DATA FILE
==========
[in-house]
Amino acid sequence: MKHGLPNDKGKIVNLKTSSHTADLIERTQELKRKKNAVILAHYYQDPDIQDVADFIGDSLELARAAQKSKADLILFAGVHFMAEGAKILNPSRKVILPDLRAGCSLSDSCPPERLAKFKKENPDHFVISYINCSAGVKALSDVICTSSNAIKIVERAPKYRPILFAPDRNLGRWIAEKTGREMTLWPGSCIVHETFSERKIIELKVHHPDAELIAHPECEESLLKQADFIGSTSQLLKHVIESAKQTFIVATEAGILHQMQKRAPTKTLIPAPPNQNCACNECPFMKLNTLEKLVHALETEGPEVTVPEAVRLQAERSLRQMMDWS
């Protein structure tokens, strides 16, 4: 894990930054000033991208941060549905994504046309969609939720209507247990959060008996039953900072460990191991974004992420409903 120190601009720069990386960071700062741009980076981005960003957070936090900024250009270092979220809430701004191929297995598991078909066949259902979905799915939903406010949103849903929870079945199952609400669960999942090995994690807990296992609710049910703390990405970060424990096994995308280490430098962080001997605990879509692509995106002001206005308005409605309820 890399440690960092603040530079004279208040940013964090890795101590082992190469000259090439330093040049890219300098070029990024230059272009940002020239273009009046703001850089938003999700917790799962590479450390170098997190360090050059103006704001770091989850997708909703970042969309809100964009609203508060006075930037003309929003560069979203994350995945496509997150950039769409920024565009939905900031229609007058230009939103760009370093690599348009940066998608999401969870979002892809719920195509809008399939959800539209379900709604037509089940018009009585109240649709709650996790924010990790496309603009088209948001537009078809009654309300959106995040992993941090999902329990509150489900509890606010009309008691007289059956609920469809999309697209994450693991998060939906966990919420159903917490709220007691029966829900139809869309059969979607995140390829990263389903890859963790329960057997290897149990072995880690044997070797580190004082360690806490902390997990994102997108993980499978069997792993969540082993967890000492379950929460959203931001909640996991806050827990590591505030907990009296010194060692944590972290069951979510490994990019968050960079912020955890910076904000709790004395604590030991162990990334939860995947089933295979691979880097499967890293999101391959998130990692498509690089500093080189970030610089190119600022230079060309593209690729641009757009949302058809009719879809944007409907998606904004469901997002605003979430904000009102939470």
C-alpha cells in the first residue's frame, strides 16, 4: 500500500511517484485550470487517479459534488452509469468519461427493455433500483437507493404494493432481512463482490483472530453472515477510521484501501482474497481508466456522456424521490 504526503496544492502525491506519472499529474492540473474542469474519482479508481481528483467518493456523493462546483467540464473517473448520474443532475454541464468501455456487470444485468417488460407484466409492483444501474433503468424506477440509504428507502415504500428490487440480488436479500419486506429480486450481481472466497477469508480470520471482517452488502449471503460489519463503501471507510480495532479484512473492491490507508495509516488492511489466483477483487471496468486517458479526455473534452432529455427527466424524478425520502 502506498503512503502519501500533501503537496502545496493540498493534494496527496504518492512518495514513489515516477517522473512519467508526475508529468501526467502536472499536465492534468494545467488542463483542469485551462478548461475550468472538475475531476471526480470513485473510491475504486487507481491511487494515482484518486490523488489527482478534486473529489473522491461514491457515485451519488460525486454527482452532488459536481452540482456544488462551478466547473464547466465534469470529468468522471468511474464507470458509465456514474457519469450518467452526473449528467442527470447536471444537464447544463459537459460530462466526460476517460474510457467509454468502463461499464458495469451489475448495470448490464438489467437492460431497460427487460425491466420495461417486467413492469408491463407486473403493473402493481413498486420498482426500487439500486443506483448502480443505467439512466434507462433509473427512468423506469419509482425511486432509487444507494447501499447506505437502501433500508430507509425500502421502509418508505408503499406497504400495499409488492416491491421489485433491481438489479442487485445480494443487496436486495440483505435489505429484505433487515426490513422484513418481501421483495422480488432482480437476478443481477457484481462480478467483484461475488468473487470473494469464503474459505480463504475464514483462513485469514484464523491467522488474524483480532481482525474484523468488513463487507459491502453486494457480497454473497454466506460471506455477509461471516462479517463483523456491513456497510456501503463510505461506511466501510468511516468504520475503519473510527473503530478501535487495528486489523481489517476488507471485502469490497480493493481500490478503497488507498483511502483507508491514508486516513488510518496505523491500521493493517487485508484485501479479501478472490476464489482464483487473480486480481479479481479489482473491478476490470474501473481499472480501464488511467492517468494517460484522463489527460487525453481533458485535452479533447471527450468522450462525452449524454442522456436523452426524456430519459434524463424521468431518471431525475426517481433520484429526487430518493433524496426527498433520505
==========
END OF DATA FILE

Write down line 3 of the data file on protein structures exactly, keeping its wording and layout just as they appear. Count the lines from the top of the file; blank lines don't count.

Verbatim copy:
């Protein structure tokens, strides 16, 4: 894990930054000033991208941060549905994504046309969609939720209507247990959060008996039953900072460990191991974004992420409903 120190601009720069990386960071700062741009980076981005960003957070936090900024250009270092979220809430701004191929297995598991078909066949259902979905799915939903406010949103849903929870079945199952609400669960999942090995994690807990296992609710049910703390990405970060424990096994995308280490430098962080001997605990879509692509995106002001206005308005409605309820 890399440690960092603040530079004279208040940013964090890795101590082992190469000259090439330093040049890219300098070029990024230059272009940002020239273009009046703001850089938003999700917790799962590479450390170098997190360090050059103006704001770091989850997708909703970042969309809100964009609203508060006075930037003309929003560069979203994350995945496509997150950039769409920024565009939905900031229609007058230009939103760009370093690599348009940066998608999401969870979002892809719920195509809008399939959800539209379900709604037509089940018009009585109240649709709650996790924010990790496309603009088209948001537009078809009654309300959106995040992993941090999902329990509150489900509890606010009309008691007289059956609920469809999309697209994450693991998060939906966990919420159903917490709220007691029966829900139809869309059969979607995140390829990263389903890859963790329960057997290897149990072995880690044997070797580190004082360690806490902390997990994102997108993980499978069997792993969540082993967890000492379950929460959203931001909640996991806050827990590591505030907990009296010194060692944590972290069951979510490994990019968050960079912020955890910076904000709790004395604590030991162990990334939860995947089933295979691979880097499967890293999101391959998130990692498509690089500093080189970030610089190119600022230079060309593209690729641009757009949302058809009719879809944007409907998606904004469901997002605003979430904000009102939470």